Douglas County was 25th on the list of most cancer-prone counties in Oregon, in the state in statistics from 2012 to 2016, according to recent figures from the Oregon Health Authority.

That means the county has the 10th lowest rate of cancer among the 33 individual counties plus three counties lumped together.

Douglas County reported 405.3 cases of cancer diagnoses per 100,000 residents. There were 187.7 cancer deaths per 100,000. The county was significantly lower than the state rate of 427.2 cases and 162.8 deaths per 100,000.

“We’ve made improvements overall,” said Dr. Randy Moore, a radiation oncologist at the Community Cancer Center in Roseburg. “I was surprised at how well we’ve done in screening, but there is certainly a lot of room for improvement.”

The most prevalent cancer in Douglas County was female breast cancer at 102.1 diagnoses per 100,000 with 101 deaths reported. The county tied for the fourth lowest in the state in that category. The state average was 124.5 cases with 2,703 deaths attributed to cancer.

The second most common cancer in the county was prostate cancer for men with 97.3 diagnoses per 100,000 and 101 deaths reported. The county didn’t do so well in that category, with the fifth highest rate in the state.

The third most common was lung cancer with 60.7 diagnoses per 100,000. the county had the eighth highest rate of lung cancer in the state with 503 deaths attributed to the disease. The state average was 54.3 cases of lung cancer per 100,000 residents.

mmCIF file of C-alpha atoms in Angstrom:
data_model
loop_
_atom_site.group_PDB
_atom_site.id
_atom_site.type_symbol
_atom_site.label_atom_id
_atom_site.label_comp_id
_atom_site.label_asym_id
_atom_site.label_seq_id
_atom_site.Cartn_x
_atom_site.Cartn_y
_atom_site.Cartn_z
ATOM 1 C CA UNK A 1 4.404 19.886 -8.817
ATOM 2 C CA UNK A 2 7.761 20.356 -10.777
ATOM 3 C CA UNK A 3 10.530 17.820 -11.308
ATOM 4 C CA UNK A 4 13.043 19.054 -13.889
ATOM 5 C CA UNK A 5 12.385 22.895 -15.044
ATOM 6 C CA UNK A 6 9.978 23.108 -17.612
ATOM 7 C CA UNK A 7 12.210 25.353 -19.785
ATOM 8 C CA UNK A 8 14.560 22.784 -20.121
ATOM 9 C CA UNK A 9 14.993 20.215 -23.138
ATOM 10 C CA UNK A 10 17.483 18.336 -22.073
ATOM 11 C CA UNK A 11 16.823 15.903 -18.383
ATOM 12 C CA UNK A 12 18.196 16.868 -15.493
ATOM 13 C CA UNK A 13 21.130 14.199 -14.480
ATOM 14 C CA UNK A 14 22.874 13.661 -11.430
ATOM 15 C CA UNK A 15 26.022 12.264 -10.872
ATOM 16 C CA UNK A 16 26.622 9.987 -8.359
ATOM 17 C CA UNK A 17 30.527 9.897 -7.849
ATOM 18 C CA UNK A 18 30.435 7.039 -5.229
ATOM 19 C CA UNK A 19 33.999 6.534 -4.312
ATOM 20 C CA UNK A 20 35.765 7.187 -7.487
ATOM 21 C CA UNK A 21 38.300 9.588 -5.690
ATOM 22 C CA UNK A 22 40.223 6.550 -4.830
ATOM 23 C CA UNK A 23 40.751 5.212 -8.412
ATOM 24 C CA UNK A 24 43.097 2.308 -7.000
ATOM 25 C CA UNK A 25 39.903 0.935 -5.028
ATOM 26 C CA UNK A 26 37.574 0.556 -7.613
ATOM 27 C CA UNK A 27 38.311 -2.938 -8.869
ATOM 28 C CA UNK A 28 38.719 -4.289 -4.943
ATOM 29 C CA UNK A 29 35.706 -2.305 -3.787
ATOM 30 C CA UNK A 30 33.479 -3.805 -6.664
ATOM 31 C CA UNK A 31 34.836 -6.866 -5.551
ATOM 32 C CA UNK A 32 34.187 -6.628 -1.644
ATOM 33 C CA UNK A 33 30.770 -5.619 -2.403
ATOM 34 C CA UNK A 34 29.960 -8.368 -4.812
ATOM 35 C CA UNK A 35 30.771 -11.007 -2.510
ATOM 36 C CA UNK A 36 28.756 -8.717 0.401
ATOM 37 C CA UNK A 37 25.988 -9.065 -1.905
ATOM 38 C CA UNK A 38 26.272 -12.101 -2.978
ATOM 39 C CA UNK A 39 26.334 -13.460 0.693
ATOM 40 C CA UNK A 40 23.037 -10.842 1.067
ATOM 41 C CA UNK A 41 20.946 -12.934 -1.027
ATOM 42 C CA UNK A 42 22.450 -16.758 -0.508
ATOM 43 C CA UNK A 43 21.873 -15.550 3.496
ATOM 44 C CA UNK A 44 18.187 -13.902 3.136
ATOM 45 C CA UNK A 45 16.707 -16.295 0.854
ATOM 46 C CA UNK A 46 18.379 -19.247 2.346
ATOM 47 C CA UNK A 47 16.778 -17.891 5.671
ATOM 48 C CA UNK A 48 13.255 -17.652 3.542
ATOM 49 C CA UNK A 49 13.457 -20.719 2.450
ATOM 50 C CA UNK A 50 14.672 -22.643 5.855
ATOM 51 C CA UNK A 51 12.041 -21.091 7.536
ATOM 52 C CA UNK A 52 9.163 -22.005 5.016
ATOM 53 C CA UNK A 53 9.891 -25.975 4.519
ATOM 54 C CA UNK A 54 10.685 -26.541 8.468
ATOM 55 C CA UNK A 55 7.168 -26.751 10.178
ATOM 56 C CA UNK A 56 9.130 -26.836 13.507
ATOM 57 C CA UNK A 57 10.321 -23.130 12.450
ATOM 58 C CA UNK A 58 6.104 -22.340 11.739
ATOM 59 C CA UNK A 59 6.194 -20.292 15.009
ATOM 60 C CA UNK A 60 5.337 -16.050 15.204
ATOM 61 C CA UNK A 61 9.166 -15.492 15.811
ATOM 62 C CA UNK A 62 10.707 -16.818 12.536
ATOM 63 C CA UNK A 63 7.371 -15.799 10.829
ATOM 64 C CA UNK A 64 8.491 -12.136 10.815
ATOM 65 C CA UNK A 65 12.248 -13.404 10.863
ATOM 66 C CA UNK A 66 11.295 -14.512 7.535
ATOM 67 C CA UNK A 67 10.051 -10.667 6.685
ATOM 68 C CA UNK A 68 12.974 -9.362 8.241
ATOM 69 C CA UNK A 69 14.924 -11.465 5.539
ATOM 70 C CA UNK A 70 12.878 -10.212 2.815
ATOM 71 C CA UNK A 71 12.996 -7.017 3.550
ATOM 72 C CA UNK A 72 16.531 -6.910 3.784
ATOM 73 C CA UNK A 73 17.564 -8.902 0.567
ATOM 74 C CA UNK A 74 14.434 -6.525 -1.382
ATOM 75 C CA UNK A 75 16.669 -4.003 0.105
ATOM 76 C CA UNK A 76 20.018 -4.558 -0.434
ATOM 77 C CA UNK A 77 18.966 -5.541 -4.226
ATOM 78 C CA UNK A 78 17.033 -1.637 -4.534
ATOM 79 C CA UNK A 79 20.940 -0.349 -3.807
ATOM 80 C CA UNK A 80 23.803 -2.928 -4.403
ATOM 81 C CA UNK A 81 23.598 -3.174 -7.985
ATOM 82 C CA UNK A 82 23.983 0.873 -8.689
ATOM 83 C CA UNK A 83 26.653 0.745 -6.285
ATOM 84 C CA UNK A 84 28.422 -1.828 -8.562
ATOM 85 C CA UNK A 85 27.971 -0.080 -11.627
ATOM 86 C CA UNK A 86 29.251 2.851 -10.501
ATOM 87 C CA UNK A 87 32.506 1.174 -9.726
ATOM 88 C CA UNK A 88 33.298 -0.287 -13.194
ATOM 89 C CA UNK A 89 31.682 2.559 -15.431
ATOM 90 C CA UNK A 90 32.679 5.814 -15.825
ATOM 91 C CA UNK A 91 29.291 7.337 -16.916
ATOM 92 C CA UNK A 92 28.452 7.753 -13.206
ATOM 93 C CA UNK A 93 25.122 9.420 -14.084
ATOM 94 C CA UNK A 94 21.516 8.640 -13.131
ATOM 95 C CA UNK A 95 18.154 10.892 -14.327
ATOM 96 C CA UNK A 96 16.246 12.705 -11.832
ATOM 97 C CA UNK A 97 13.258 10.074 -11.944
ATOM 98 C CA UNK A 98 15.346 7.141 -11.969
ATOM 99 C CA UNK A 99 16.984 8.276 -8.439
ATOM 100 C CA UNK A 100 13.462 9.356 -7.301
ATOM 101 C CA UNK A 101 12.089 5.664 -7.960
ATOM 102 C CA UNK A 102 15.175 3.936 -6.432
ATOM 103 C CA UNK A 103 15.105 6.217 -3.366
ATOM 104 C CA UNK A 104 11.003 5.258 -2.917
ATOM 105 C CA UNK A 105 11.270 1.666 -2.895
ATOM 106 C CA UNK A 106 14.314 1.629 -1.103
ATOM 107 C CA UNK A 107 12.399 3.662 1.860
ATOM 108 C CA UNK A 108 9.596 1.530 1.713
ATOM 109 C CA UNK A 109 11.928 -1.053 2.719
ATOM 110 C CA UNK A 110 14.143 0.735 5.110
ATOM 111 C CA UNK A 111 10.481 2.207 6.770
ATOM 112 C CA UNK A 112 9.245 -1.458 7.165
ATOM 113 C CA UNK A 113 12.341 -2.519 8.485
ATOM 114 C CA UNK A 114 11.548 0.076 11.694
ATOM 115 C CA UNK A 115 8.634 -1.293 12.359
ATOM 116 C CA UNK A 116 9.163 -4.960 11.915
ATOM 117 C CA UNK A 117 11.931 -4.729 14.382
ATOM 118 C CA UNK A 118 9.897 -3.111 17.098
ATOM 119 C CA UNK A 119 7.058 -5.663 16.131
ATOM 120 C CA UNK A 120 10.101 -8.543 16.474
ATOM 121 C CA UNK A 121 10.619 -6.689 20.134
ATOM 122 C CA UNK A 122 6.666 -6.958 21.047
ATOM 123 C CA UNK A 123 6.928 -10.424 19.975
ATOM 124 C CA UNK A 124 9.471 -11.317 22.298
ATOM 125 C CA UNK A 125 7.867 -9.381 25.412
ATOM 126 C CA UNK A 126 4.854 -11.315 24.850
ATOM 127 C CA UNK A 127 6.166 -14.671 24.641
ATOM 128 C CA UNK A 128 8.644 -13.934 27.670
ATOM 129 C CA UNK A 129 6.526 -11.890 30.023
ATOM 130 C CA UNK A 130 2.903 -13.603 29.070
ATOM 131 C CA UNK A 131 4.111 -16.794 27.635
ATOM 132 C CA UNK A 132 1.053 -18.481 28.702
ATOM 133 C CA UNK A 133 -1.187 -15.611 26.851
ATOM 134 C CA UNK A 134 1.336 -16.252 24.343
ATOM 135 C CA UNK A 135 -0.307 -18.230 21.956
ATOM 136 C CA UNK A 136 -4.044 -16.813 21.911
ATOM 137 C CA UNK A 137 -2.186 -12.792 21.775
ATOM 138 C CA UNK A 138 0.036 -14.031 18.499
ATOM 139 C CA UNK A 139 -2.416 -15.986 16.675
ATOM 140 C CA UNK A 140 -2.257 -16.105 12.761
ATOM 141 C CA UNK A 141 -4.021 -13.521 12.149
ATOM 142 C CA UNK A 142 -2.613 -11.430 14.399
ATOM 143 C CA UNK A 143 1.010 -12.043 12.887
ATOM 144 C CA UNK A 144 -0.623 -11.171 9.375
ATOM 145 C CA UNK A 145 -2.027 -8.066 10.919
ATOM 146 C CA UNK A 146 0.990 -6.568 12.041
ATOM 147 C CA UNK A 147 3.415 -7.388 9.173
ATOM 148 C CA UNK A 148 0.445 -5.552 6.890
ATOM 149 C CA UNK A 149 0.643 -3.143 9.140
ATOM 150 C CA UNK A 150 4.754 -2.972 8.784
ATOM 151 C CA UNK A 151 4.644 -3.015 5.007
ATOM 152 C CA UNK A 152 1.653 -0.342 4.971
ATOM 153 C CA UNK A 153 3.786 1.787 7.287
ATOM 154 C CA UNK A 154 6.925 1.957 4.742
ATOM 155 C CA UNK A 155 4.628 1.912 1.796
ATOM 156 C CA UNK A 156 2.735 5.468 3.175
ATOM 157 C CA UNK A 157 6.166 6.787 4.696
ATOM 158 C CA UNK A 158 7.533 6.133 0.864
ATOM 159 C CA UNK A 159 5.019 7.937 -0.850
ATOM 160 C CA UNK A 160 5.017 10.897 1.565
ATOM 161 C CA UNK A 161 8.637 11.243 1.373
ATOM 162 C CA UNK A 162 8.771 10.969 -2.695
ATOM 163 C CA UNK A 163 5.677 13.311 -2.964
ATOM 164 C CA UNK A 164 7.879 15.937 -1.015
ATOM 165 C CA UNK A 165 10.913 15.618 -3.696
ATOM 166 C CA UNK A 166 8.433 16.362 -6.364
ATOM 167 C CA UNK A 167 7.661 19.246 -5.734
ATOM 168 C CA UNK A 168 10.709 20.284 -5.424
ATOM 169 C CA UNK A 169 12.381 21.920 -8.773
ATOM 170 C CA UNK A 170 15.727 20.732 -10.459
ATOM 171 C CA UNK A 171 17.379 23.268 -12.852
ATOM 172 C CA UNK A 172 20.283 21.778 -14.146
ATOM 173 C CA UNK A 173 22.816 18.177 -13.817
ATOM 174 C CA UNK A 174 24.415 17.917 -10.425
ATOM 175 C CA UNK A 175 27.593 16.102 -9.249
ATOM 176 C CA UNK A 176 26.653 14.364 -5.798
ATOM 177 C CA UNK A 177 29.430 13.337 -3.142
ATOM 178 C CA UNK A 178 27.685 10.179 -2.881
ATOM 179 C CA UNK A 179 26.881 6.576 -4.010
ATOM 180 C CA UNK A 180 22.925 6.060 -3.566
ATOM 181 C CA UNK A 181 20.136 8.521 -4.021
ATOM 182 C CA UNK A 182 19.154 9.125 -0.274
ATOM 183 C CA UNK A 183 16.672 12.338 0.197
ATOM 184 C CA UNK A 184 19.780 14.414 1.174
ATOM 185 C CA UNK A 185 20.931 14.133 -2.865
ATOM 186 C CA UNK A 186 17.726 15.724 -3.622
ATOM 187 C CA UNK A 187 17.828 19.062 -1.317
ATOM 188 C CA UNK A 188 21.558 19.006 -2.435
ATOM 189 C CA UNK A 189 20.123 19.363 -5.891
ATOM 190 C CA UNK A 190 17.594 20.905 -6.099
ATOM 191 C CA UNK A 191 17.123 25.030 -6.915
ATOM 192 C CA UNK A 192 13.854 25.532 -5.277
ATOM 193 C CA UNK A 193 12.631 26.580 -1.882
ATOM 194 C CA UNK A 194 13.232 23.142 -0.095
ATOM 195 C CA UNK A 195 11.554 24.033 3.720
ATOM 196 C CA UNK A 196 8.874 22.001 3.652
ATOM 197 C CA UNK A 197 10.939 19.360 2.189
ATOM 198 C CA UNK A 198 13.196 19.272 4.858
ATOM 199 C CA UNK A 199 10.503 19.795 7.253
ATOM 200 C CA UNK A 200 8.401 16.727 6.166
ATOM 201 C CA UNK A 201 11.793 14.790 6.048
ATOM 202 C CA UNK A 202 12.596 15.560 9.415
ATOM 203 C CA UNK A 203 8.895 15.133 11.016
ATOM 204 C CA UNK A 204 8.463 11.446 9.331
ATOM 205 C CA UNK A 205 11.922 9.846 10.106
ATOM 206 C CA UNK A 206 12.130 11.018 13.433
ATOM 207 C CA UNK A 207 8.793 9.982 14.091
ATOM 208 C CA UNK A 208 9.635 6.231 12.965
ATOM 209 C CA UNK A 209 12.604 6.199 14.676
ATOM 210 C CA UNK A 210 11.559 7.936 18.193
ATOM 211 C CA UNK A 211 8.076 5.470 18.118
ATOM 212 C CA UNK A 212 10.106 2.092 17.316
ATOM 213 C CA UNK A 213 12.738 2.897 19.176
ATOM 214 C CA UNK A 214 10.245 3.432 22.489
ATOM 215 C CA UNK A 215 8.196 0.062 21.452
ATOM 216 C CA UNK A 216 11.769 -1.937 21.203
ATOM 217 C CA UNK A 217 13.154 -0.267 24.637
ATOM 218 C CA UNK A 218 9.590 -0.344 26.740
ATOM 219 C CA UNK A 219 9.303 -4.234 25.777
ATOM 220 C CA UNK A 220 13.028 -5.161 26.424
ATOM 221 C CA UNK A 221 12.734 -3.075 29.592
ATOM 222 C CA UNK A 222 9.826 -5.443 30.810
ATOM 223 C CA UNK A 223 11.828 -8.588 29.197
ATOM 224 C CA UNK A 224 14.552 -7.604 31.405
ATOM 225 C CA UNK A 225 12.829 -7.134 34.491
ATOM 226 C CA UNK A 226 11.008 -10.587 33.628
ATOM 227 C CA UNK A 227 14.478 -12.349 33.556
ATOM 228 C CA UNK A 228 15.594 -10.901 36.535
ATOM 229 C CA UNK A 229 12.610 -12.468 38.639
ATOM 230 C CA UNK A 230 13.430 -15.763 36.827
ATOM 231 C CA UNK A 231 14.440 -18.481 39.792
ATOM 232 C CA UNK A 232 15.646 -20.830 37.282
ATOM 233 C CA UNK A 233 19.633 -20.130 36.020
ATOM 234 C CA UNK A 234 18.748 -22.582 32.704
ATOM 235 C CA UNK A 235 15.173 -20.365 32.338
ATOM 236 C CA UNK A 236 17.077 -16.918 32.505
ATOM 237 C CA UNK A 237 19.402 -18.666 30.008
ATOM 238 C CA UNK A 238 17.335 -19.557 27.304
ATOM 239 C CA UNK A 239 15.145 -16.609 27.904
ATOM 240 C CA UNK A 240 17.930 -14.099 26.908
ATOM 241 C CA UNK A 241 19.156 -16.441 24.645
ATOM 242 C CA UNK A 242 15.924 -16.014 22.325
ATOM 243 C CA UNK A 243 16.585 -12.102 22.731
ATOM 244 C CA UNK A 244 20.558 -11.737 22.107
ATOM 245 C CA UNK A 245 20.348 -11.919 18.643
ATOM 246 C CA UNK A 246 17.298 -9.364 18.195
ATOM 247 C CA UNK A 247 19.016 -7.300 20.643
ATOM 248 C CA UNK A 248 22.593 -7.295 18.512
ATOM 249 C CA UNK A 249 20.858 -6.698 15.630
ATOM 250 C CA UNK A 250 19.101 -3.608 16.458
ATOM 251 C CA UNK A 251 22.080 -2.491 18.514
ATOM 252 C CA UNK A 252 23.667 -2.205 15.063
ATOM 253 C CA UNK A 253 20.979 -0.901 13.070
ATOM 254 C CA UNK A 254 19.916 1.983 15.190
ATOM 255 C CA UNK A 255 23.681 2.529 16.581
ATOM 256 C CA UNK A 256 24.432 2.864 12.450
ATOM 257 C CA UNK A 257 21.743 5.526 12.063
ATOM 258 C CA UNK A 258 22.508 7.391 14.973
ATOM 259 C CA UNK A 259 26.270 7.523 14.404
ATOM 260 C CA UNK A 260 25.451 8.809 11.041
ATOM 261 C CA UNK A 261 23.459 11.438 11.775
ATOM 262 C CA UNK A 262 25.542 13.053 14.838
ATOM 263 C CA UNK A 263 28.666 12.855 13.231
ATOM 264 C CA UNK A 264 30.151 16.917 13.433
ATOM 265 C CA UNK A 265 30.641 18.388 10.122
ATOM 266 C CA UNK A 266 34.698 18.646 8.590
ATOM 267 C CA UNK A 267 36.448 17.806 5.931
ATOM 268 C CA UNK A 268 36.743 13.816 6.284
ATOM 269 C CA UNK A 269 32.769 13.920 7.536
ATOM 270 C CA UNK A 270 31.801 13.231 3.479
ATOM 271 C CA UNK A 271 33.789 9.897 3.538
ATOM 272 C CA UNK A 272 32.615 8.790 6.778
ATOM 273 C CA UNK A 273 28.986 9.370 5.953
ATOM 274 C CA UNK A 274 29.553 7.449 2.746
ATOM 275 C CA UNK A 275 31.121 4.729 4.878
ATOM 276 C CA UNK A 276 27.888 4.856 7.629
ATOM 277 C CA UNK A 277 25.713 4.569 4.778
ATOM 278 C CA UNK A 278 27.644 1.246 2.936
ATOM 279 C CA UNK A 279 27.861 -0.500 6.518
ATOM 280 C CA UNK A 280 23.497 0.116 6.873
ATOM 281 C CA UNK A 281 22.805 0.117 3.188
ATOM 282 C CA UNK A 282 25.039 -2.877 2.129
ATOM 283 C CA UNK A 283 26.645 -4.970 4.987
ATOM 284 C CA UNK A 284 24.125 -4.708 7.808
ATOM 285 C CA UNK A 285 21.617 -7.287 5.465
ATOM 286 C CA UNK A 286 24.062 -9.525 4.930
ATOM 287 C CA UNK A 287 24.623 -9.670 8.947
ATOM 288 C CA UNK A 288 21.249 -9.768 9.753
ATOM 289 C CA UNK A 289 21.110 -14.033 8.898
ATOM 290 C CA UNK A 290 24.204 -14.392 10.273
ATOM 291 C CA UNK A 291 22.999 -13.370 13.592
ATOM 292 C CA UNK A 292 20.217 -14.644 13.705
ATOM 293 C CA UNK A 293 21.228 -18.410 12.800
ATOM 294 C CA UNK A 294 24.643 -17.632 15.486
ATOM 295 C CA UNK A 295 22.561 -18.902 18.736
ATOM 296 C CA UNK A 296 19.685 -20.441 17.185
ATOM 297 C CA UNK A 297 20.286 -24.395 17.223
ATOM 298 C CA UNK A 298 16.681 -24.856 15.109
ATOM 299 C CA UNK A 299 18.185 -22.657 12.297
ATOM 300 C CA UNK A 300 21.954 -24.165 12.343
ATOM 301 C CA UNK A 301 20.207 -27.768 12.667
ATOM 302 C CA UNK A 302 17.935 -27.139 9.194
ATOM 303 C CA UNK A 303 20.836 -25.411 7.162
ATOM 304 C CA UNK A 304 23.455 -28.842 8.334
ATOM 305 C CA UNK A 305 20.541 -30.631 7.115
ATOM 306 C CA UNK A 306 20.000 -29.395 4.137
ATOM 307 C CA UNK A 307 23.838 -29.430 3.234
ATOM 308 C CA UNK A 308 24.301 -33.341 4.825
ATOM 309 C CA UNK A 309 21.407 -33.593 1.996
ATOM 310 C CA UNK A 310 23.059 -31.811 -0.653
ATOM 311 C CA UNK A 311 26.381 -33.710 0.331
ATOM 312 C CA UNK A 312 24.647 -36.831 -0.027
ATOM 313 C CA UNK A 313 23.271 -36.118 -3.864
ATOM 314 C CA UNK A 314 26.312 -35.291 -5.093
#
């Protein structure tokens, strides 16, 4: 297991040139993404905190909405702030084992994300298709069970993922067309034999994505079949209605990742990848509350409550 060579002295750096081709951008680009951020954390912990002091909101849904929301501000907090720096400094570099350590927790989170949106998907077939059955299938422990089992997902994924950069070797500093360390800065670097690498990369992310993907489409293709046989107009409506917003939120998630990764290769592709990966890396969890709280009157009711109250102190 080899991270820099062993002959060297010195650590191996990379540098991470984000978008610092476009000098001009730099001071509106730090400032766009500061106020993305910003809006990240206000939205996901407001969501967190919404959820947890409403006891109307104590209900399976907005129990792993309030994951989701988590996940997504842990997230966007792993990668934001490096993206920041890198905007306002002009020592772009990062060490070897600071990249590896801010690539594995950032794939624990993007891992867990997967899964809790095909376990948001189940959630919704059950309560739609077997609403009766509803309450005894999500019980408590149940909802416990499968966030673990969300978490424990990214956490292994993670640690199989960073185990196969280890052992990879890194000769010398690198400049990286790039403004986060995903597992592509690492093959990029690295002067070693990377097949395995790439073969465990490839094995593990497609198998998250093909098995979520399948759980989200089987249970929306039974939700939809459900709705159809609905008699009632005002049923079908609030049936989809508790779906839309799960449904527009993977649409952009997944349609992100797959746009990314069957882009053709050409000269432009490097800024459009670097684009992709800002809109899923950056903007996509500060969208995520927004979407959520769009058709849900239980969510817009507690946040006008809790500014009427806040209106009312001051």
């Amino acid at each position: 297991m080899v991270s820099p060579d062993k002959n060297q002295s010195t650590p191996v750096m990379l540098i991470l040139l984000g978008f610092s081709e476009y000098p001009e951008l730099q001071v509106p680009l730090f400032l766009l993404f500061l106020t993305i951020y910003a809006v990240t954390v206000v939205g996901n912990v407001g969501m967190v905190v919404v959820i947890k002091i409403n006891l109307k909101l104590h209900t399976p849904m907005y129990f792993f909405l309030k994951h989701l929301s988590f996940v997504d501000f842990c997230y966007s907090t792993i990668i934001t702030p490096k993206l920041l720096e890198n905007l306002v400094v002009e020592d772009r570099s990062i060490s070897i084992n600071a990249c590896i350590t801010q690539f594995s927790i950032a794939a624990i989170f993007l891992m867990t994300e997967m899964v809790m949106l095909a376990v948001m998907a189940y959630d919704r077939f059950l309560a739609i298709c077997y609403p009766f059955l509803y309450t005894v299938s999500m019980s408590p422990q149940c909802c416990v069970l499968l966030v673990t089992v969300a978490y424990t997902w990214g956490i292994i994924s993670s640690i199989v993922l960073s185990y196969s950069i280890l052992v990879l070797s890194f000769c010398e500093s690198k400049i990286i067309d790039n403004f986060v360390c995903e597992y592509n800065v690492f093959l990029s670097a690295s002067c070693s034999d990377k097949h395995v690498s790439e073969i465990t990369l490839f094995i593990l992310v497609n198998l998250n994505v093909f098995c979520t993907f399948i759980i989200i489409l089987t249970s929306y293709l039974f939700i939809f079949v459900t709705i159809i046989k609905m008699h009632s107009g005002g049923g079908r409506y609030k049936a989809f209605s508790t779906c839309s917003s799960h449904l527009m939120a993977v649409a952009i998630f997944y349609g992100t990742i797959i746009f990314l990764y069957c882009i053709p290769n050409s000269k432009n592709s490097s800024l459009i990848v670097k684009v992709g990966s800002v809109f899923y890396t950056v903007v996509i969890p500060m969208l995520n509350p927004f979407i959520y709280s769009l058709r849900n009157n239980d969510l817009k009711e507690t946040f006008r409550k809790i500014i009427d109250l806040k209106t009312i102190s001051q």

Moore said the number of lung cancer cases in the county was disturbing.

“For some reason, our breast cancer is lower than the state average, our prostate cancer is higher than the state average, and our lung cancer is quite a bit higher than the state average,” he said.

The state’s most frequently diagnosed cancer was also female breast cancer with Oregon averaging 115 cases per 100,000, followed by prostate cancer at 86.2 per 100,000.

Moore said obesity and tobacco are two large risk factors for cancer, but they are modifiable lifestyle factors. Moore said about 99% of the patients that he treats for lung cancer are smokers. The other 1%, he said, can be attributed to genetics and secondhand smoke.

“There are good numbers to show that the further you go out from stopping smoking, the cancer incidence rates go down, so the sooner you stop, the longer the benefits are going to be, not just in lung cancer but in quality of life issues,” Moore said.

Moore said it’s important to get the screenings recommended by the American Cancer Society and living a healthy and active lifestyle reduces chances of getting cancer.

Harney County had the lowest cancer rates in the state with 320 diagnoses per 100,000. Malheur, Baker and Wallowa counties, all from remote rural areas with low populations, were right behind Harney County.

The 10 counties with the highest rates of cancer, were scattered between rural and urban areas and not concentrated in any particular portion of the state.

The county with the highest incidence of new cancer cases was Wheeler County, which only has 1,450 residents.

Clatsop County had the second highest rate in the state, followed by Crook, Clackamas, and the most populous county in the state, Multnomah.

Reporter Dan Bain can be reached at 541-957-4221 or e-mail at dbain@nrtoday.com.

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Dan Bain is the health reporter for The News-Review. He previously worked at KPIC and 541 Radio.

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